I think I’ve mentioned that prior to using Anki, my experience with SRS software was limited to jMemorize and Reviewing the Kanji. Both systems use a simple pass/fail scoring mechanism, where either you remembered the fact or you didn’t. Anki, on the other hand, comes from the line of SRS software the has a wide spectrum for scoring yourself on how well you remembered, or failed to remember a fact. This added input enables Anki to better and more efficiently schedule cards for review. Khatzumoto has a method for scoring himself that’s worked well for me (after adapting the 0-5 system of Mnemosyne to Anki’s 0-4).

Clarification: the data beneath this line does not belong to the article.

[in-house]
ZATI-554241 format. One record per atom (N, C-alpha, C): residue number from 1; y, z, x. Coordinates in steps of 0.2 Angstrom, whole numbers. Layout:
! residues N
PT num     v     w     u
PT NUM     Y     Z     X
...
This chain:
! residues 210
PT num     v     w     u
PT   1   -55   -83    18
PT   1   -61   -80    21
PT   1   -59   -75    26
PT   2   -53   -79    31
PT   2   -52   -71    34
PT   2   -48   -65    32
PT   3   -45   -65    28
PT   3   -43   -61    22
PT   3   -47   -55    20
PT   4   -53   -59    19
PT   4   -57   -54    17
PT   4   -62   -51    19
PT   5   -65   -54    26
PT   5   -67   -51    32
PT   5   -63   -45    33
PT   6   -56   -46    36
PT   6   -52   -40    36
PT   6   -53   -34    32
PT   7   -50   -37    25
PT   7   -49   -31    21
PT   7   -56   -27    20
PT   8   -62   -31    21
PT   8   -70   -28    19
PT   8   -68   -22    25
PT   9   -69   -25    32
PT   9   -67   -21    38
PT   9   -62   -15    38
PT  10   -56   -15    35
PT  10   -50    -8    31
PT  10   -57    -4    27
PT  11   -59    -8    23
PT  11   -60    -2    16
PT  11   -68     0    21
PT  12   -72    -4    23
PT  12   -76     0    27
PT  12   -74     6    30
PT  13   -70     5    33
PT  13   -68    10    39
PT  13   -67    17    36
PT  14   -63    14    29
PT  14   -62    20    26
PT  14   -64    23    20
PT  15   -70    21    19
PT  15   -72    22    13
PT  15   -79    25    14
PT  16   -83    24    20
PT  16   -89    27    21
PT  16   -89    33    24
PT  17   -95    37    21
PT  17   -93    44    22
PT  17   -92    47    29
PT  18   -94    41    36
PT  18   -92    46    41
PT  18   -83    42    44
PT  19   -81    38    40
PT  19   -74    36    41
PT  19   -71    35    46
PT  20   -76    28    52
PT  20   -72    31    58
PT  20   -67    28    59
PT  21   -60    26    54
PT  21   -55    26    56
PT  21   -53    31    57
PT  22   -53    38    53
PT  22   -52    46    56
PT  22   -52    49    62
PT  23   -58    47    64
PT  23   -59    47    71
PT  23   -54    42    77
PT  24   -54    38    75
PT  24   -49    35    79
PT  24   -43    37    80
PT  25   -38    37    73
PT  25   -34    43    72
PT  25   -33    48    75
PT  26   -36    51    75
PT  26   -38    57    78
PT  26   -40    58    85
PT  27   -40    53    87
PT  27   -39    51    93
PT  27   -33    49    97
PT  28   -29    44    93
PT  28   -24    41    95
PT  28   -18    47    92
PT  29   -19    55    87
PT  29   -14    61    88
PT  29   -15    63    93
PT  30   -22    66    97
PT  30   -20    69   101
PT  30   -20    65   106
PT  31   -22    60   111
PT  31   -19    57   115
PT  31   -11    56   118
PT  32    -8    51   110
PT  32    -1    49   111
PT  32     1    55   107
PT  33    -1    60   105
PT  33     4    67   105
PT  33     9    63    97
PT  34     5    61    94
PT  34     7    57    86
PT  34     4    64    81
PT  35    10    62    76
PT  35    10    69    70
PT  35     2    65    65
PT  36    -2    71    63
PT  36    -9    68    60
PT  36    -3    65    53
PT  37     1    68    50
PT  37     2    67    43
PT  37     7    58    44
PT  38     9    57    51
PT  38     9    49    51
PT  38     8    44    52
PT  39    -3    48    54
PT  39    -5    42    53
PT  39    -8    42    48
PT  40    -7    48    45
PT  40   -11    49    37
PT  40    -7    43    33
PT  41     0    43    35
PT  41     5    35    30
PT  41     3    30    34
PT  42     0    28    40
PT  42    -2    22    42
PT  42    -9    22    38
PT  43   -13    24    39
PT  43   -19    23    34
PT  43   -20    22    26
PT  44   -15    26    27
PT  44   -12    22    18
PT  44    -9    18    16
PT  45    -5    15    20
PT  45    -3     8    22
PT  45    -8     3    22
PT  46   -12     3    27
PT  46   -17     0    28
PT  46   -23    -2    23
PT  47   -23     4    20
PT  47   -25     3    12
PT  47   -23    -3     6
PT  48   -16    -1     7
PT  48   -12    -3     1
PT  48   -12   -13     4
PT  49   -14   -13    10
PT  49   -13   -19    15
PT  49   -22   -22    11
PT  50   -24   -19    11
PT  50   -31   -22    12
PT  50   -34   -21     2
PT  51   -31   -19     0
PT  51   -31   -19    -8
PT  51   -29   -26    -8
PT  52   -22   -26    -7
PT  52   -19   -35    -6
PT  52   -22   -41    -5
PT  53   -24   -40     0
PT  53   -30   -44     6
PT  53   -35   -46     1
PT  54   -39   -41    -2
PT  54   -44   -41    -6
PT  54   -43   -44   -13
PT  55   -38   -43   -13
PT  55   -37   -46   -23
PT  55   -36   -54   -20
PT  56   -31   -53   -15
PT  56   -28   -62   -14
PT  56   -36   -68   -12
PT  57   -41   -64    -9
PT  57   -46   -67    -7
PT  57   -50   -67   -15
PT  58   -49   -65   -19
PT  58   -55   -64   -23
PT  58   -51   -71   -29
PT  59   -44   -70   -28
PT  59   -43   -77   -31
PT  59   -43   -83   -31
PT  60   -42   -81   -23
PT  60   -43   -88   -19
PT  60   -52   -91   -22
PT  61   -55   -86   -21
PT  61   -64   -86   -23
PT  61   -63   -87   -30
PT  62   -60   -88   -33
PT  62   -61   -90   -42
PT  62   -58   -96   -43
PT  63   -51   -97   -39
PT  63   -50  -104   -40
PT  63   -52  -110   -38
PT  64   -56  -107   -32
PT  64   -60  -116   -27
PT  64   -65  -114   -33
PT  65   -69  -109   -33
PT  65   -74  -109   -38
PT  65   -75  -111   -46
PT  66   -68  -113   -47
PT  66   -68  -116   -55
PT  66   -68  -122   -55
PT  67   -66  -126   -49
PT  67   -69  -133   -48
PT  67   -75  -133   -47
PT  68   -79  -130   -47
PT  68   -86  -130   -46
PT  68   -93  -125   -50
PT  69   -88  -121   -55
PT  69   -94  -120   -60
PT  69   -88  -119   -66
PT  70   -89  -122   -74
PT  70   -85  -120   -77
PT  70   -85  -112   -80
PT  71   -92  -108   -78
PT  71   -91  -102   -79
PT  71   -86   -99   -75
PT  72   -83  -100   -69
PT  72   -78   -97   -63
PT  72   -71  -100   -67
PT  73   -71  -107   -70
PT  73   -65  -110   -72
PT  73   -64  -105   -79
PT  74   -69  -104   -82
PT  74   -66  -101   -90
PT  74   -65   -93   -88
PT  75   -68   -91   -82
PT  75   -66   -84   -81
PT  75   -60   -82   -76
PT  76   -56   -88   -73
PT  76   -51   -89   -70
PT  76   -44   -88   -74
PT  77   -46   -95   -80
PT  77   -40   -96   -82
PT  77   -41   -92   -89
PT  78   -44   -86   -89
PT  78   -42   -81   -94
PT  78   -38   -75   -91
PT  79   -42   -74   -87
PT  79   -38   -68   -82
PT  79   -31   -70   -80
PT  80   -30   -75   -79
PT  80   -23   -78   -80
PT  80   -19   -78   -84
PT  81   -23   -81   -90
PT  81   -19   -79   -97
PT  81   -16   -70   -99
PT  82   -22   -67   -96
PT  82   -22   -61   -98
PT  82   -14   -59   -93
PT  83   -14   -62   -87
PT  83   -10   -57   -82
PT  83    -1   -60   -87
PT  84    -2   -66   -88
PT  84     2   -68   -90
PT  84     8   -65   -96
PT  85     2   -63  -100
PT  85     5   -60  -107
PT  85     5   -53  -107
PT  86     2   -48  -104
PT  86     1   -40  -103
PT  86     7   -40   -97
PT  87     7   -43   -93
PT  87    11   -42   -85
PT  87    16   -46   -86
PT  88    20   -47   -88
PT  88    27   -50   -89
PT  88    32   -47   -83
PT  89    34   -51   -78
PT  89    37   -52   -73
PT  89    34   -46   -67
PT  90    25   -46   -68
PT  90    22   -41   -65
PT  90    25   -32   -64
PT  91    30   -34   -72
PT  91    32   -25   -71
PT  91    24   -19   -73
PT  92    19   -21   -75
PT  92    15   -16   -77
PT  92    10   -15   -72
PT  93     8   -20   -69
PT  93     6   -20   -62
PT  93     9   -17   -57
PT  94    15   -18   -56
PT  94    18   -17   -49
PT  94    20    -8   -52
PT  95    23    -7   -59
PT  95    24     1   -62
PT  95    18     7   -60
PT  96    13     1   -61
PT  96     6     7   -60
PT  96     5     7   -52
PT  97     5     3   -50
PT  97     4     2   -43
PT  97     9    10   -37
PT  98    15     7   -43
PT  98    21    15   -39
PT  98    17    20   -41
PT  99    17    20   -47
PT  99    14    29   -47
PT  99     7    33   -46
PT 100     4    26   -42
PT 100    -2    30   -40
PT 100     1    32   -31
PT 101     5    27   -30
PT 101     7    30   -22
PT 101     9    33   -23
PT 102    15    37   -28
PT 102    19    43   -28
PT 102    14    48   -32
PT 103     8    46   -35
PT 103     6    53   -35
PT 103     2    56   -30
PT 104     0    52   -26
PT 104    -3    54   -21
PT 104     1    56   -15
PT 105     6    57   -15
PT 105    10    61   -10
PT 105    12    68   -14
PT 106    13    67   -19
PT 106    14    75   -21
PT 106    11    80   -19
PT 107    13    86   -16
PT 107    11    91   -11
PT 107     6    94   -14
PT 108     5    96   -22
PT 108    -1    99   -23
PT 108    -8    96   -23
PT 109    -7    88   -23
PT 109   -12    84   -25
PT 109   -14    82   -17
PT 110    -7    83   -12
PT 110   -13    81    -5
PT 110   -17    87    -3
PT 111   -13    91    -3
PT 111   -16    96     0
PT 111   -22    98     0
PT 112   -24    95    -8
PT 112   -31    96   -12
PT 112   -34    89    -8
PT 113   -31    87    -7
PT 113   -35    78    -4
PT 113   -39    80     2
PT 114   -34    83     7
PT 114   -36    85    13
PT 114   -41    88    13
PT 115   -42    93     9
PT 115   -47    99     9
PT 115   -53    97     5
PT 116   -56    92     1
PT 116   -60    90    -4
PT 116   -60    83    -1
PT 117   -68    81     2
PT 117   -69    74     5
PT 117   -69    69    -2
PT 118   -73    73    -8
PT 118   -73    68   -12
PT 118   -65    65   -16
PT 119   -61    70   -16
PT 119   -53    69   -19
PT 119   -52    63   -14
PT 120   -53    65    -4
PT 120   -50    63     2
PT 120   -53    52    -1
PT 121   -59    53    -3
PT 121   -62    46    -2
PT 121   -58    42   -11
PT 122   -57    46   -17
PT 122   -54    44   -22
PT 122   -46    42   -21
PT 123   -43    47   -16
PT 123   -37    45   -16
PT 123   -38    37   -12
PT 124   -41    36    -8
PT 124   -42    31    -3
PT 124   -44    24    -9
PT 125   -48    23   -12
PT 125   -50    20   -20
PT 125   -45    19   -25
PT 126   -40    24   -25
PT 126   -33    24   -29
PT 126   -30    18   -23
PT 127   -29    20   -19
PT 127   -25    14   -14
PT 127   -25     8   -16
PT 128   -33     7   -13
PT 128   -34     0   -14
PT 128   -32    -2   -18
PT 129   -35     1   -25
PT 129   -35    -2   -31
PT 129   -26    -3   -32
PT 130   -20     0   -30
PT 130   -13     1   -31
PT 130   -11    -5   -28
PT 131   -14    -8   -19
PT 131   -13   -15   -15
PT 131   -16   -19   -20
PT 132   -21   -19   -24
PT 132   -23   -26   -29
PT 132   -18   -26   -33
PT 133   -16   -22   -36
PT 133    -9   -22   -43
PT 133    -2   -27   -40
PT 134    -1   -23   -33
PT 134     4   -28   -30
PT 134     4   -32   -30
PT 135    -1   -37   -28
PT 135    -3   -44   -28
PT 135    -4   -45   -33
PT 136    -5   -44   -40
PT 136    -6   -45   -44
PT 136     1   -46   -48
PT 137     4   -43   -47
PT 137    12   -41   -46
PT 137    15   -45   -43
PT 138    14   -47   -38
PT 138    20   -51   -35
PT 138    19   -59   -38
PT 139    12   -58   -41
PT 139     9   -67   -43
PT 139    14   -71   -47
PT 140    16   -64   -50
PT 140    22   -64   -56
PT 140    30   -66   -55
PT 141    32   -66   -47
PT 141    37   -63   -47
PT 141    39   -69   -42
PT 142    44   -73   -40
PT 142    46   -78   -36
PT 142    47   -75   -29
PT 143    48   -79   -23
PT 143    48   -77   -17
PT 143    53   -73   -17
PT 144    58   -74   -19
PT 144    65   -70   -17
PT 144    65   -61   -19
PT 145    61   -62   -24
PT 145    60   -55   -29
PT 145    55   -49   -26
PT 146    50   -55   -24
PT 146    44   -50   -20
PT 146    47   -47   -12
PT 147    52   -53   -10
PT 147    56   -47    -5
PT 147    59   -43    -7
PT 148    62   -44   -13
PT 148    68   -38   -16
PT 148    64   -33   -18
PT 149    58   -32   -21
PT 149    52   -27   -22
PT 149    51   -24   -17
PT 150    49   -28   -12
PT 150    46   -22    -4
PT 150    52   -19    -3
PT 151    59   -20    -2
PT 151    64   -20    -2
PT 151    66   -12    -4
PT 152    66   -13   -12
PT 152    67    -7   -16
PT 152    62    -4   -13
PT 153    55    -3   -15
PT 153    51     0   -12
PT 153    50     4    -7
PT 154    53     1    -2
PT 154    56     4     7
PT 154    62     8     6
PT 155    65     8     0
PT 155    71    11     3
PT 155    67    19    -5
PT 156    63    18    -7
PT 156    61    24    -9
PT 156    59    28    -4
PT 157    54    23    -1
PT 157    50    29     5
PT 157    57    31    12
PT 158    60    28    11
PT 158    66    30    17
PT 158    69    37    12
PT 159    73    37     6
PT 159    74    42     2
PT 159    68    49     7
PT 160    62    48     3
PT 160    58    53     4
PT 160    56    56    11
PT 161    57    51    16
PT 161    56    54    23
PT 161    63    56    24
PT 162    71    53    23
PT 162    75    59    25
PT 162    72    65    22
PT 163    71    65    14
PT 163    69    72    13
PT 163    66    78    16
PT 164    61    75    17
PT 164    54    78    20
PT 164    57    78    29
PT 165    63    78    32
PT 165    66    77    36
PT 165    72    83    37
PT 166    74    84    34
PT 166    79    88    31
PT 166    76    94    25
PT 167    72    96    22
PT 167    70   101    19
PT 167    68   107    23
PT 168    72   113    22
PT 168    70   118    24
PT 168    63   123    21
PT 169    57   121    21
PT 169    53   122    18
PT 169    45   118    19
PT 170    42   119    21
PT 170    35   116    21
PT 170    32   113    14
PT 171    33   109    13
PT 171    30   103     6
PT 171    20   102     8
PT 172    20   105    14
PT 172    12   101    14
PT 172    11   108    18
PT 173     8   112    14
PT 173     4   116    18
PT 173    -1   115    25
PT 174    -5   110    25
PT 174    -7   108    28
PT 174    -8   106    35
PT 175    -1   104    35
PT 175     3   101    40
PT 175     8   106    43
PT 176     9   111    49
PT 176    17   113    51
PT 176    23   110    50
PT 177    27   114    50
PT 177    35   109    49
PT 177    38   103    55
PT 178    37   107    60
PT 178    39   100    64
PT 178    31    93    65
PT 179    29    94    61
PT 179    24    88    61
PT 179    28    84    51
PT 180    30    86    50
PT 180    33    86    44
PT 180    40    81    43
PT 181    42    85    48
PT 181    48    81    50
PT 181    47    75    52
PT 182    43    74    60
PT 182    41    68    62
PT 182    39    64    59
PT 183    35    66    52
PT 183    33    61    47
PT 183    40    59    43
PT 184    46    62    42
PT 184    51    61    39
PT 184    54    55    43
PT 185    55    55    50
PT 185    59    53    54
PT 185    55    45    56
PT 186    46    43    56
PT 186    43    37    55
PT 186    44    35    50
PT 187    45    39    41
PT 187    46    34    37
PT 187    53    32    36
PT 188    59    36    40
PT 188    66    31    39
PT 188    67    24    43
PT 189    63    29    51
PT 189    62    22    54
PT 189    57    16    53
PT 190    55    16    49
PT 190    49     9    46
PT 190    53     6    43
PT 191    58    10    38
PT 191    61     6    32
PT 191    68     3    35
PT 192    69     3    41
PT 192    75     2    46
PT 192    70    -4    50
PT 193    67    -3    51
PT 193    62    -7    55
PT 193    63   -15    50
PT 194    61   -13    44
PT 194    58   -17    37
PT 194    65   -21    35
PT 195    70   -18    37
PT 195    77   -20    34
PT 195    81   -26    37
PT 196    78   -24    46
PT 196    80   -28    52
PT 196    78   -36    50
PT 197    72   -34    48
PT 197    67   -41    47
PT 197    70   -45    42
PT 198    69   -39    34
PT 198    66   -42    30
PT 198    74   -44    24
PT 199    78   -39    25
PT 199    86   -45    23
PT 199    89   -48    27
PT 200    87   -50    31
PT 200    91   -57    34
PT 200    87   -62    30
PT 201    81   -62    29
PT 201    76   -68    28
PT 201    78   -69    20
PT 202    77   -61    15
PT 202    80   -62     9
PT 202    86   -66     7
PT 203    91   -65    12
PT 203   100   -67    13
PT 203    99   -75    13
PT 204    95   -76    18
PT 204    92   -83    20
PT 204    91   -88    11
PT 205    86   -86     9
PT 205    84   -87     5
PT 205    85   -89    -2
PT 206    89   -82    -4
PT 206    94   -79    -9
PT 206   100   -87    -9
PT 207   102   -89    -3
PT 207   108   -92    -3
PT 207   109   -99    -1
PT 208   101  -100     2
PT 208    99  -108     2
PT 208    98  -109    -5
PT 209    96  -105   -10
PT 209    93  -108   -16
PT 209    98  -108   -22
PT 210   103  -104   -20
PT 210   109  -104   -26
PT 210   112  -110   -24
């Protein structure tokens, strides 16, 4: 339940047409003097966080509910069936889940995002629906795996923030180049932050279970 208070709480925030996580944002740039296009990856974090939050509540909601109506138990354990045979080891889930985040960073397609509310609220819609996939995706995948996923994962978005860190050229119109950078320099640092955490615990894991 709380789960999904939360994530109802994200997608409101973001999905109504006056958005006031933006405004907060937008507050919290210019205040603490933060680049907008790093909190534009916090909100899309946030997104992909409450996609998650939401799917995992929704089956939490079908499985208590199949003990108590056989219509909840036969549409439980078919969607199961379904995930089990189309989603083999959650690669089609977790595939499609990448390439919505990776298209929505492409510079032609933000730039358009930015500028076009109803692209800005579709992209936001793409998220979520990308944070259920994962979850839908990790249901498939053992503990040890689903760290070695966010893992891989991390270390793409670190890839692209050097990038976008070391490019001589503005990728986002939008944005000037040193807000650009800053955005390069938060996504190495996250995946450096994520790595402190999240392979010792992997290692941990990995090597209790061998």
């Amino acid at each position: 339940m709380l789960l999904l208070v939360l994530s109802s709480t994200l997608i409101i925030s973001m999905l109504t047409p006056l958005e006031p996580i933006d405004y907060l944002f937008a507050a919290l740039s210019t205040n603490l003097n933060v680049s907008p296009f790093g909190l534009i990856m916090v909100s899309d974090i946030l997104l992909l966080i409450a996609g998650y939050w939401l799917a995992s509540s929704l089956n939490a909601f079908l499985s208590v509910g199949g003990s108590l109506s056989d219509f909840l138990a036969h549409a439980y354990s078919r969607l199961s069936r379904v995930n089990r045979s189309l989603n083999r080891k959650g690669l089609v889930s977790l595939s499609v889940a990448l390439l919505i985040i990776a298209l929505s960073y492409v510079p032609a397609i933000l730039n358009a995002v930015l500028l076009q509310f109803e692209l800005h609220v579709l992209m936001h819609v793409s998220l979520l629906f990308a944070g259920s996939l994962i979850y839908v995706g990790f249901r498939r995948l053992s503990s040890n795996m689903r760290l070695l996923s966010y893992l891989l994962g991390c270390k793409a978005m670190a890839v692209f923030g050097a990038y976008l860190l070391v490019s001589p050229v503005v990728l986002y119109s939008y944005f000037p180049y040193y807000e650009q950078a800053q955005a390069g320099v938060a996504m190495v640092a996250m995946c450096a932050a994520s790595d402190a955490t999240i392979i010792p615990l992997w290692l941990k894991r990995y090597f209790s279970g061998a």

Just how much of an effect that has isn’t apparent unless you get lazy (like I did a week ago) and start answering all cards as “1 – Made a mistake” or “3 – All right”. I guess I figured it was no big deal since having to stop and evaluate myself on every card was a real pain in the ass and was slowing me down. Boy was that a mistake. The few extra minutes it would have taken me to do a proper evaluation is nothing compared to the hours I spent in the last few days reviewing cards that should have been marked “5 – Easy” and relearning cards that I waited too long to review because they should have been marked “2 – Difficult” or “0 – Completely forgot”.

So do yourself a favor: find a scoring mechanism that works for you and your SRS, and stick to it.